Tom fiddled with the small dial labelled ‘red’, tweaking it millimetre by millimetre until the sky’s hue was a more pleasing shade of deep pink. Everyone thought Atmospheric Controller was a purely technical job. ‘Boring’, most deemed it. Kids didn’t even glance twice at his stall on Careers Day.
As described in my last post, I’m setting myself (and inviting others to join) a writing challenge designed to stretch unused writing muscles and limber up the creativity. Each month a new topic will be set, and each Friday we’ll write something based around that subject.
To try and give myself some structure and get back into the swing of writing, I’m going to get myself a pair of training wheels. And a safety helmet. Maybe one of those big bubbles to travel around in. And to do this, I’m going to give myself a type of structure to adhere to over the next twelve months. I dub this dubious challenge:
12 Months of Writing
Cloaked in darkness, I stared out through the window of the crumbling tower. The years had not been kind to this place; nor to me. The weather of time had eaten away at the stone and mortar of my soul, and the tower slowly crumbled in unison.
There was something a little different about the newest coffee shop in town. Something odd that Mia couldn’t quite put her finger on.
“Excuse me, Madam President, but it’s time.”
At Naomi’s whispered prompt, the world’s first female president tucked the well-creased piece of paper bearing her own handwriting into her breast pocket and squared her shoulders. Out there, behind the purple curtain, Earth was waiting. A crowd so large that SolSec had needed to pay for a thousand guards to work overtime.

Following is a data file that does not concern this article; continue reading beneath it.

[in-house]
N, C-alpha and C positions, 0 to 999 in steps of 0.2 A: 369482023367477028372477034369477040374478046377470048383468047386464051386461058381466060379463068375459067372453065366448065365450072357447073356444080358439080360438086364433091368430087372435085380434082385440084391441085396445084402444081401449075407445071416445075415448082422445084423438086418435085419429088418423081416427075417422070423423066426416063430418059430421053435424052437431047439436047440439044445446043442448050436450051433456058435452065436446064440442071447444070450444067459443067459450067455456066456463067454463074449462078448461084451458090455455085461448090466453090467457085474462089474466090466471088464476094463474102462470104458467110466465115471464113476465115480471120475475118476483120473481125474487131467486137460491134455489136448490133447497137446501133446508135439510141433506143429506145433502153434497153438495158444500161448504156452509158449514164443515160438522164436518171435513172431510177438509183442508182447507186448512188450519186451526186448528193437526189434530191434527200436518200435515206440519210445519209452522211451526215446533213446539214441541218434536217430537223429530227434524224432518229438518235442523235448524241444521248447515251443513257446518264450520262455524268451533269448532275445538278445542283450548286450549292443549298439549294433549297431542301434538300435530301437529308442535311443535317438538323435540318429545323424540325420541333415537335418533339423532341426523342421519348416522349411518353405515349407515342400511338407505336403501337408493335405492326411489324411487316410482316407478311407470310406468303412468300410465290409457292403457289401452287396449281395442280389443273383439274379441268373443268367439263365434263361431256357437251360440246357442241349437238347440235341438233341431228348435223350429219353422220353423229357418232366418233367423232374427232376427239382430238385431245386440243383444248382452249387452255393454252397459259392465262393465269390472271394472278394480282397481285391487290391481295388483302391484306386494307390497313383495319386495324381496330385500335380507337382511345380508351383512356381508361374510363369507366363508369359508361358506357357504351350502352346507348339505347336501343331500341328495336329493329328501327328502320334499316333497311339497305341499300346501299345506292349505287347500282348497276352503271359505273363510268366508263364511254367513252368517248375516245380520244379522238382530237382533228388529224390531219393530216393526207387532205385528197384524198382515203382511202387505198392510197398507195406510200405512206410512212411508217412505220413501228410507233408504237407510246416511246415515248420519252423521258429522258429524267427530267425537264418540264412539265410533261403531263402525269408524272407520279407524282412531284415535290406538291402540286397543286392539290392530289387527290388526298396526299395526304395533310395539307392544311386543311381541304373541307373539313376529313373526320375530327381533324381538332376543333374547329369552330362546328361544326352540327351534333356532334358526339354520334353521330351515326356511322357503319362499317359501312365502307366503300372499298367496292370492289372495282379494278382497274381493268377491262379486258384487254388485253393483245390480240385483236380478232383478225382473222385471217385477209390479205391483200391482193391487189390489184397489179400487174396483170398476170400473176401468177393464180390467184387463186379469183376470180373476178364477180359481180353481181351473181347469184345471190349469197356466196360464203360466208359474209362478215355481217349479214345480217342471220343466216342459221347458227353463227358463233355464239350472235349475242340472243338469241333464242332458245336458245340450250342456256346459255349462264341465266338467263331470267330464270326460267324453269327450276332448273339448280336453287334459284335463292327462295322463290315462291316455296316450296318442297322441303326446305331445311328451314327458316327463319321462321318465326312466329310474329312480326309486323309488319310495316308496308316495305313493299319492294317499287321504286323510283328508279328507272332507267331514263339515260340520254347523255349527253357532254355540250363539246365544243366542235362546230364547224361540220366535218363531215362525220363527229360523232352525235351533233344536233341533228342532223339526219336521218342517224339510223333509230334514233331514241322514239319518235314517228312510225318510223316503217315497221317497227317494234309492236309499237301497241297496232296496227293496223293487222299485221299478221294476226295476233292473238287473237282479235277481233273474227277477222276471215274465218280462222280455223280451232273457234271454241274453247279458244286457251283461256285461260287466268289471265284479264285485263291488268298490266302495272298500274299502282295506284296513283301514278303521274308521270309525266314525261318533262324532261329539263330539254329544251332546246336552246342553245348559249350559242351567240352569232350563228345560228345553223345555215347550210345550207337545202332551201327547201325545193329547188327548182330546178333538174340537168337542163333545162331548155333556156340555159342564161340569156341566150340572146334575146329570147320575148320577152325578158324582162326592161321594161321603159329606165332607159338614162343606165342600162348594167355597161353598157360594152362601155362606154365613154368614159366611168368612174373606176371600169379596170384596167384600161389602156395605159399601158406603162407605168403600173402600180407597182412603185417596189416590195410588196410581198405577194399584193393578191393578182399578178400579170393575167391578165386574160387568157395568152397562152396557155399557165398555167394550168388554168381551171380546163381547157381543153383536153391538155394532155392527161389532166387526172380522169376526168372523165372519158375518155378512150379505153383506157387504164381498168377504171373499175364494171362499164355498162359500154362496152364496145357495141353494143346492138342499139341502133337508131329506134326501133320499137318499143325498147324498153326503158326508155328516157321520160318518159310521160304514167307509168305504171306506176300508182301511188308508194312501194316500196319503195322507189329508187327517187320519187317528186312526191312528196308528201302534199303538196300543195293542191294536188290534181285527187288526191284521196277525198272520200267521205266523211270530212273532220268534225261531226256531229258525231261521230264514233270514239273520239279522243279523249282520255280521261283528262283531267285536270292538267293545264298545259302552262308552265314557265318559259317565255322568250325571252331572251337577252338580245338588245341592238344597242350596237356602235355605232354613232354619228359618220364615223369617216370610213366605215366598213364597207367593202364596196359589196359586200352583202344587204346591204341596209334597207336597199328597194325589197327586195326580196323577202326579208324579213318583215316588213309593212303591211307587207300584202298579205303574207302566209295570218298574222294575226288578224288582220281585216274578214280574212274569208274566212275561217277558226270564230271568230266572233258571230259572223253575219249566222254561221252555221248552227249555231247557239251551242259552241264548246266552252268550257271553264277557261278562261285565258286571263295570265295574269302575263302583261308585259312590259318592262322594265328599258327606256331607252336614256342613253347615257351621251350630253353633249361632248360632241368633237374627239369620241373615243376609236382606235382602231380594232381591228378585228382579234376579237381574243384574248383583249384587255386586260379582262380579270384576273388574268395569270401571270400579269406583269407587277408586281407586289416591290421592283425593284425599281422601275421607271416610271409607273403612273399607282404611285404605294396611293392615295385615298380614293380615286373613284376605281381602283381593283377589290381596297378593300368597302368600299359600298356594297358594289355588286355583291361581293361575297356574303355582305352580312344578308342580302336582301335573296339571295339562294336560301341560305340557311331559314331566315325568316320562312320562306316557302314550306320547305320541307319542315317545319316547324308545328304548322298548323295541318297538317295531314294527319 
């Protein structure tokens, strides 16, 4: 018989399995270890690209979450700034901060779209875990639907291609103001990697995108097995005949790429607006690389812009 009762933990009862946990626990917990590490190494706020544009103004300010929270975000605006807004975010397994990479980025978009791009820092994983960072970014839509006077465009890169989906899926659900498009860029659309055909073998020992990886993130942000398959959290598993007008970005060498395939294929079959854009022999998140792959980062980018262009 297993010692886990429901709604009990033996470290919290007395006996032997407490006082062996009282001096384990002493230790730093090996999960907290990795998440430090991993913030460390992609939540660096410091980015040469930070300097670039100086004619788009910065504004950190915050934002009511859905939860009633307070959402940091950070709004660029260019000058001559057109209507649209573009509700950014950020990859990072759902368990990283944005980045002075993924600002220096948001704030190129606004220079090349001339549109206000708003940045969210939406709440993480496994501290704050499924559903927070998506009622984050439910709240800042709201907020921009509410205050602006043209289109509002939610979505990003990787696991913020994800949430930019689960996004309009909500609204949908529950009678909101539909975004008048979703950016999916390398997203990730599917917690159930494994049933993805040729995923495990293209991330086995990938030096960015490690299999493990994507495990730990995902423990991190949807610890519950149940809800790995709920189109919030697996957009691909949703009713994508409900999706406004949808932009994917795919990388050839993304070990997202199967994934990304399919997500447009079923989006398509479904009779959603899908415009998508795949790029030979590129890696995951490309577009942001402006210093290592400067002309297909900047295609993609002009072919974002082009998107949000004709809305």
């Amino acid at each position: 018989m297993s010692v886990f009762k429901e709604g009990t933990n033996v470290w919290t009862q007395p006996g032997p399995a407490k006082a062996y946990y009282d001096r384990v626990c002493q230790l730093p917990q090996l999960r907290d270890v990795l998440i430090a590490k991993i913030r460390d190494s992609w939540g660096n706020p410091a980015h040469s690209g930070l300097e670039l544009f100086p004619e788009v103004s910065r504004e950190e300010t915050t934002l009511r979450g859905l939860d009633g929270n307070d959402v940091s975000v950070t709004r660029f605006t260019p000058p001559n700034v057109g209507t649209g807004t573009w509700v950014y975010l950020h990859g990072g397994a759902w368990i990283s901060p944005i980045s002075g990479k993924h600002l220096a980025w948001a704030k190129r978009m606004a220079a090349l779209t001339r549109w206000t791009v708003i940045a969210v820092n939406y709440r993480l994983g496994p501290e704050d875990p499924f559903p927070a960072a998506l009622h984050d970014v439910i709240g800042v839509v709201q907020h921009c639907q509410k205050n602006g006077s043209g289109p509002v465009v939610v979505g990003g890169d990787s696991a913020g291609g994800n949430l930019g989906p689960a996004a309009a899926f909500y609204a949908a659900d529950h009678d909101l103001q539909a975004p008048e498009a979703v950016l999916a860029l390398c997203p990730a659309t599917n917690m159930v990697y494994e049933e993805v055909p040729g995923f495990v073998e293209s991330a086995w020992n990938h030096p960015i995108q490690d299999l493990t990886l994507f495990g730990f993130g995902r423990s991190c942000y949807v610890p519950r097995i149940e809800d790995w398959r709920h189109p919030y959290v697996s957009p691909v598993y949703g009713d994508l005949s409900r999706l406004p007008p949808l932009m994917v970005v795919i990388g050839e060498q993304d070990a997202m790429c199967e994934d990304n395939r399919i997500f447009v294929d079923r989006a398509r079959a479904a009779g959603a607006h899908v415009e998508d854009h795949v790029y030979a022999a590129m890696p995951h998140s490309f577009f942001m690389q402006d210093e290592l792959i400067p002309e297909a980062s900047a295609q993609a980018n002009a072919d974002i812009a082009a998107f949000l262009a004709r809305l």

The road snakes out before me, a sinuous ribbon of grey slicing the fields of golden flowers neatly in two. An azure sky rules over them, replete with fluffy white clouds. In my chest, my heart skips jubilantly. Alfor told me I was a fool to take the road less-travelled, but my instincts have proven him wrong—again!
Elise dragged her chair to the window and turned her gaze to the sky. By the sickly glow of the dying streetlight, she looked younger than her eight years, and when she closed her eyes and clasped her hands together in prayer, Michael’s heart broke for his daughter.
The sign appeared comically placed. “Come In, We’re Open”—positioned right at the end of the pier, where the rotting white boards ended and the seemingly endless ocean began. To the casual observer, it was nothing more than a poor joke; to the right eyes, the sign hung in front of a building rendered invisible by a powerful soul-spell. A safe-house for me and mine.
When a man loves something with all his heart, he lives it, and it consumes him.